I plan to resume my thoughts on Control Room Management (CRM) after addressing a more-timely matter.

PHMSA has finally taken the next step toward publishing the long-awaited Gas Pipeline Safety Rule – also known as the “Gas Mega Rule” – and, as it seems that the first installment of the new Rule could be published within the next couple months, I thought it prudent to at least attempt to discuss it now.

So – what’s in this new rule? 

While the initial rule focused on gas transmission pipelines, it has since been expanded to include gathering lines to address outstanding mandates from the 2011 and 2016 Pipeline Safety Act reauthorizations.

If published as proposed, the new rule will double the size of the current Part 192 regulations.  For this and a few other reasons, PHMSA has decided to issue the new rule in three parts. 

It appears that the first part of the rule – which is currently awaiting OMB approval – will focus on those outstanding mandates, on new MAOP reconfirmation requirements and on an expansion of existing pipeline integrity assessment requirements – including some more prescriptive language, a redefinition of high-consequence area (HCA) and the introduction of a new category of “moderate-consequence area” (MCA). 

It will also include provisions for material verification, incorporation of seismicity into data integration and risk analyses; an extension of reassessment intervals; and MAOP exceedance reporting.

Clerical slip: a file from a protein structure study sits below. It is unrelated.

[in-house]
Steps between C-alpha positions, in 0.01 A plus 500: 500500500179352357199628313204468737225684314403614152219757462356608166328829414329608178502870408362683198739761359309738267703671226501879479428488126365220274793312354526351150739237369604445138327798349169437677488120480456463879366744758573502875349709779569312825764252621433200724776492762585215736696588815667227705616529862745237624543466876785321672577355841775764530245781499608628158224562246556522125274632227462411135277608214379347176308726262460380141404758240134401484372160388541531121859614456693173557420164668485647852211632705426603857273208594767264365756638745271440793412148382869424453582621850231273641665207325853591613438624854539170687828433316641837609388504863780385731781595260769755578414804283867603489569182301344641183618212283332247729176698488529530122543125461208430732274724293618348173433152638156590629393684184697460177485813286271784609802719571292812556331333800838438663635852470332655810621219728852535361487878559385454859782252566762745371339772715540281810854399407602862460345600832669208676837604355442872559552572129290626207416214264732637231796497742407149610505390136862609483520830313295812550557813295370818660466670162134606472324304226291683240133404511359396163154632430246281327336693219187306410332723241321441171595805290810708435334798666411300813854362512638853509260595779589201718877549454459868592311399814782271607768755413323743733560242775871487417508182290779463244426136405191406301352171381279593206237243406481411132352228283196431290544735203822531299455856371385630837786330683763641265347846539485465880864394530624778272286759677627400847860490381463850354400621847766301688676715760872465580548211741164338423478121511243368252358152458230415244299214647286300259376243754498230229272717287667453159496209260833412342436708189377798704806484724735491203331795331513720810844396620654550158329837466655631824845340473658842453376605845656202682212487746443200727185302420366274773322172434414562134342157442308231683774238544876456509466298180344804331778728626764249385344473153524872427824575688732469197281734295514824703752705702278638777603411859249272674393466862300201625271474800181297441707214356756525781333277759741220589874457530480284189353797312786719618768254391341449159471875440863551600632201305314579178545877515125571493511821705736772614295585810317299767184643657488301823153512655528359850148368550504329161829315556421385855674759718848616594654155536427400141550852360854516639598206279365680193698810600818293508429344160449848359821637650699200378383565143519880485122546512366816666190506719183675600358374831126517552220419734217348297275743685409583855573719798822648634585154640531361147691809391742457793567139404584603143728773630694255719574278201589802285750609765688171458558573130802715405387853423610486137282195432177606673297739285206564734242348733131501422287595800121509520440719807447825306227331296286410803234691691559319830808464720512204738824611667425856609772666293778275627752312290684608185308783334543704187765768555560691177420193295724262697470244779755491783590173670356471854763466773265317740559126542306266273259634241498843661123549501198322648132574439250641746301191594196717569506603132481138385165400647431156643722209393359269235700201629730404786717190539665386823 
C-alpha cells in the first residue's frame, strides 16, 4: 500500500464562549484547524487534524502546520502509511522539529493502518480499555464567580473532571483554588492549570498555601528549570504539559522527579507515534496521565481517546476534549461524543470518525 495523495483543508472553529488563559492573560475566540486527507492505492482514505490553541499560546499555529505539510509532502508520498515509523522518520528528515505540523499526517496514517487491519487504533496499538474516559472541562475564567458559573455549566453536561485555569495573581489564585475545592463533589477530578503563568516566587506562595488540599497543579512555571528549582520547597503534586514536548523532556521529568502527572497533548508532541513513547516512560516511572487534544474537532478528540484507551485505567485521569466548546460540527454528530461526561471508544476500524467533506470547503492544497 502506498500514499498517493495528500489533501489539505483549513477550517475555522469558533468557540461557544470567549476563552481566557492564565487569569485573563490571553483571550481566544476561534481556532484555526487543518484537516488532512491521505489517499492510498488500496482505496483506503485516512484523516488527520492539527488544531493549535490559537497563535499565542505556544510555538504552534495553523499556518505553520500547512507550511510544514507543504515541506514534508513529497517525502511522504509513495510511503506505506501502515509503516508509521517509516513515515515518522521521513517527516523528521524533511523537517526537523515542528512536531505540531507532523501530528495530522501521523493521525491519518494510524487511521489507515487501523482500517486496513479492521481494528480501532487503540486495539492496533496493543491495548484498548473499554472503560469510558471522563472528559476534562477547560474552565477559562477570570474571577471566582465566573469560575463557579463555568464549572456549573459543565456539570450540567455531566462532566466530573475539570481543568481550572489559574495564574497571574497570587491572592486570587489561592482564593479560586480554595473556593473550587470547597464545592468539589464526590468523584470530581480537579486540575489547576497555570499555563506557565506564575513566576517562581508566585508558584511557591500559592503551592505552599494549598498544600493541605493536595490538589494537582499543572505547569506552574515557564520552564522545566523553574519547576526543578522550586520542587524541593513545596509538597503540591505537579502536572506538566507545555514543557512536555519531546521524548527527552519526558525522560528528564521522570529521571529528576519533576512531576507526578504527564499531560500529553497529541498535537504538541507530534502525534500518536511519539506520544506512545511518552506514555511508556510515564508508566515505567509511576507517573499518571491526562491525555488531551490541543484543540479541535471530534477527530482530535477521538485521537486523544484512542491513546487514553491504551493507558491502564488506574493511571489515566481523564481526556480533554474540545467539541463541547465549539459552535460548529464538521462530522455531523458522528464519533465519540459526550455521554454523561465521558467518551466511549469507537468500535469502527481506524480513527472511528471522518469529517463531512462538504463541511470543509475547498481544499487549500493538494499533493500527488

We should expect the new MAOP reconfirmation and remediation requirements to be phased in, allowing operators one year to develop their plans and several years to complete their testing and/or replacement.

The second part of the rule will likely expand gas transmission integrity management program (IMP) requirements and should be expected by the end of this year. Provisions will include adjustments to pipeline repair criteria, inspections following extreme weather events, launcher/receiver safety features, increased assessment requirements, additional corrosion control requirements; and management of change elements.

The third part of the rule should address gathering pipelines and can be expected sometime next year. It will include new regulations for lines in Class I locations, new reporting requirements and a few new definitions.

So – are you asking yourself if you are ready for the new Gas Mega Rule – or, if not, what you should do to get ready?

Have you proactively reviewed and reconfirmed your MAOP, conducted additional risk analyses and testing, reviewed your records, identified your gaps and determined additional pipeline pressure and/or material testing requirements? Or – are you waiting to see what is published and what it will mean for you?

While the time for waiting may be running out, I think you can rest assured that you are not alone, that there is a lot of available help, and that together, we will get through this.  

Note: This is the third in a series of blog entries on gas and hazardous liquid pipeline operations and regulatory compliance. If you have any questions or comments about this blog or would just like to talk about anything related – please feel free to reach out to me at: